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Tag Archives: Patients Gone Wild

Healthcare Update — 10-13-2014

See more medical news from around the web at my other blog at EP Monthly. _________________ NEW SITE SPONSOR! Need to renew your BLS, ACLS, or PALS certificate? You can get your certificate the SAME DAY by taking an online course and passing the online test at Pacific Medical Training. By clicking on THIS LINK, you’ll also get a 15% discount on the course fees. That’s a $25 savings for your ACLS recertification! _________________ Straight out of Men in Black. UC Davis researchers have discovered that they can erase certain memories in mice by using flashes of light. China is cracking down on pharmaceutical price fixing. Some company executives received prison sentences of between 2 and 4 years for their actions – although unfortunately those prison sentences were suspended. Government department heads are also being investigated since they are responsible for and must be punished for law violations committed by their subordinates. Even the cats were amazed. 18 year old woman who had habit of chewing on her hair goes to doctor with abdominal pain and malnourishment. Rushed to surgery where a 9 pound hairball was removed. Yes, you read that correctly. A nine pound hairball. Like she had a baby Cousin Itt inside of her. The Limits of Friendship. How many friends can an average person realistically have in their social circle? Based on human brain size … about …. Oh go on and read the article. The discussion is pretty interesting. Baylor University Medical Center reportedly at risk of losing all federal funding if it doesn’t submit an acceptable action plan regarding psychiatric patient elopement. CMS inspectors recently found six cases in which psychiatric patients walked away from the hospital’s emergency department before treatment concluded and determined that those “elopements” put patients in “immediate jeopardy” of their health and safety. The Netherlands has a slightly different way to treat patients with severe psychiatric problems: Euthanization. The rate of death by lethal injection for patients with severe psychiatric problems tripled from 14 cases in 2012 to 42 cases in 2013. Counting “terminal sedation,” euthanasia accounts for one in eight deaths in the Netherlands. But at least the patients in the Netherlands have insurance – just like us. No more curly fries for me for a while. Woman puts potato in her vagina after being assured by her mother that doing so would be a fail-safe contraceptive method. Turns out mom was right. Guys tend to run the other way when they see roots growing out of your hoo hah. Fortunately, doctors were able to remove the budding spud without surgery. And if anyone makes any Mr. Potatohead jokes, I’m going to be sick. I just know it. The hormones from birth control pills found in sewage found to cause feminization of of male minnows. This caused the number of minnows in the Ontario waterways to decrease to 1% of the usual population. As a result, the number of lake trout decreased – lake trout are the minnow’s main predator. Also as a result, the number of insects in the area began increasing – insects are the minnow’s main source of food. When estrogen was removed from the water supplies, all of the changes reversed. Wait a minute. Obamacare requires that birth control pills be provided at no cost. That must mean that the government wants less fish and more insects in our country. What effect has the Affordable Care Act had on employment in the US? Mostly negative, according to this paper from the Mercatus Center at George Mason University. It creates financial incentives for employees to work less. Part ...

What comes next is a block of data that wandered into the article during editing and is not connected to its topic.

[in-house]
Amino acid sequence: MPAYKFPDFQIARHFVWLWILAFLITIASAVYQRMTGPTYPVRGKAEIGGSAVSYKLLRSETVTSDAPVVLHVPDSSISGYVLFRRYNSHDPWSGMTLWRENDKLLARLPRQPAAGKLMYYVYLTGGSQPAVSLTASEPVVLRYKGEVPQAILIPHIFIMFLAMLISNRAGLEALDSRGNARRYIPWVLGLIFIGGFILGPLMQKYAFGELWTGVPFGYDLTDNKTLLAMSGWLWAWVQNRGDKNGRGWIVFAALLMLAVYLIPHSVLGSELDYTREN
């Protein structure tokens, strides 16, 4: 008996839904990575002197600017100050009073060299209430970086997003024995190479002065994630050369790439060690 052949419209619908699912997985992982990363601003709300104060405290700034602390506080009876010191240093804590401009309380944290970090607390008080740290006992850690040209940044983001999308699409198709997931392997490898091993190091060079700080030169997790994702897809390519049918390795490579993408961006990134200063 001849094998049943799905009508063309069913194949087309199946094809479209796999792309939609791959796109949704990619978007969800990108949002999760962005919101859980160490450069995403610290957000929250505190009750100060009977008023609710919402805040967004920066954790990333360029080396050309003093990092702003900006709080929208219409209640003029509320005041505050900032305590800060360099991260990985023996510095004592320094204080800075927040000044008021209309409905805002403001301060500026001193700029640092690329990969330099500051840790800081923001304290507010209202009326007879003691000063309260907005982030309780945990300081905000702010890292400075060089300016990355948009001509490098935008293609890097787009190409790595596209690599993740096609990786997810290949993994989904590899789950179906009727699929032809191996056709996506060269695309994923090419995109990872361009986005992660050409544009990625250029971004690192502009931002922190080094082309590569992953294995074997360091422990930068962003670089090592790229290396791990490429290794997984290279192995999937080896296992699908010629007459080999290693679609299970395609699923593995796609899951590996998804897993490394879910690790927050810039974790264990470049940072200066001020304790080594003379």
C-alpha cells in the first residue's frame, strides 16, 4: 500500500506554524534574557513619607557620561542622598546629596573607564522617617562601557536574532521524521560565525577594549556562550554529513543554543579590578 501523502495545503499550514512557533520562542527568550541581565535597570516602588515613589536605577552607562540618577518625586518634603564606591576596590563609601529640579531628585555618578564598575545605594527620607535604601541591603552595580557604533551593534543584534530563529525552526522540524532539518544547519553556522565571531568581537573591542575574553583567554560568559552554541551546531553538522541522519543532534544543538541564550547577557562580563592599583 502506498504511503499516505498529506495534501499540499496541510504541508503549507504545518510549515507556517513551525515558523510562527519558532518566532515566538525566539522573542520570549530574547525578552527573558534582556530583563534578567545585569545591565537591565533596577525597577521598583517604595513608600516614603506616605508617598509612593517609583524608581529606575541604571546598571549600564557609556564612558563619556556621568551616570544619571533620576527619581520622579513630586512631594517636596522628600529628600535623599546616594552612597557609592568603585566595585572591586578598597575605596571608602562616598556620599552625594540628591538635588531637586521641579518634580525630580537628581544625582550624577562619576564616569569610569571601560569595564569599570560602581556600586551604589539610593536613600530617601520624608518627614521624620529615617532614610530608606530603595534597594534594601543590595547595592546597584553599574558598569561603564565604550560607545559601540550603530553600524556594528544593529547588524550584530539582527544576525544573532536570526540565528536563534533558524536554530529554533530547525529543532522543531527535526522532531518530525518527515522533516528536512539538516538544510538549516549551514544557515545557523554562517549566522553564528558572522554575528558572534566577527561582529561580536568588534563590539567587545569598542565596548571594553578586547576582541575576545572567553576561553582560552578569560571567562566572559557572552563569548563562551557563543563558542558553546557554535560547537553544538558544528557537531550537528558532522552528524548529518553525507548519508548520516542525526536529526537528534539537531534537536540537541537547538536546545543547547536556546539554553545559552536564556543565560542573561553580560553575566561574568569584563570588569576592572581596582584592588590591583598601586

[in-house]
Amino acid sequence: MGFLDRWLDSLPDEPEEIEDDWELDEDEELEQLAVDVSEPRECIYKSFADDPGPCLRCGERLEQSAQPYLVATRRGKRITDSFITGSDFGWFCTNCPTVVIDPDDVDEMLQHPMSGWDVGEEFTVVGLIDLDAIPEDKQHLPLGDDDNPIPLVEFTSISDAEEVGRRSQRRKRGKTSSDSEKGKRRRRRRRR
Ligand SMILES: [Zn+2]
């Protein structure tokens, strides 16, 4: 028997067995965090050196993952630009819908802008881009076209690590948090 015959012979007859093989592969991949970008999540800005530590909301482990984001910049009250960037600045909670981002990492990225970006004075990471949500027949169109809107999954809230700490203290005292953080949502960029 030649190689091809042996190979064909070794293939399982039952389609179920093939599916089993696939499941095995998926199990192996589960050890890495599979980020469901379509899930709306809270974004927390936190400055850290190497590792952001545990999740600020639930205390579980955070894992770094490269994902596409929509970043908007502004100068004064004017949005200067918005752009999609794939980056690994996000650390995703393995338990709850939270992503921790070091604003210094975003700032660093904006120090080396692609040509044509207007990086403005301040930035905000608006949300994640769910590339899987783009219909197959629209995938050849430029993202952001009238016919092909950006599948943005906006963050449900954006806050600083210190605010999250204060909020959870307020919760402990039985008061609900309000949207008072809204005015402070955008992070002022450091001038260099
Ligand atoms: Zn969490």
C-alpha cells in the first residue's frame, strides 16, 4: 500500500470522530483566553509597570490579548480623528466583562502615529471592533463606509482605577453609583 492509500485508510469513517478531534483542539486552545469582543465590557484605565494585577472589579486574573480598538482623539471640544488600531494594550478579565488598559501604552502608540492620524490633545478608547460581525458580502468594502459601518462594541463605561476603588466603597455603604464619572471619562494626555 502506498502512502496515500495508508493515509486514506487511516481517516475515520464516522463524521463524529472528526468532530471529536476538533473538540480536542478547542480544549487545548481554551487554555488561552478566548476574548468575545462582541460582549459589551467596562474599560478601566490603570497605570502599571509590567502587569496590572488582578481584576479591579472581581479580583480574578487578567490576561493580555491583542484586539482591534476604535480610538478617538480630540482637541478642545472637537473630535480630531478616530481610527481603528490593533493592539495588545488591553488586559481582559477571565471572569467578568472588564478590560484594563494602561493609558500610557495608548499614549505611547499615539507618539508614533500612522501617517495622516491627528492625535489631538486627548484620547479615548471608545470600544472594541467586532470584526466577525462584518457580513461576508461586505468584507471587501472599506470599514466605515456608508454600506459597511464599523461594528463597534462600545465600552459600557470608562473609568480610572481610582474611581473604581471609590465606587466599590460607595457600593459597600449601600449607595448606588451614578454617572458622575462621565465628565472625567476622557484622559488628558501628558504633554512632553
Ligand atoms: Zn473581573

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Healthcare Update — 11-25-2013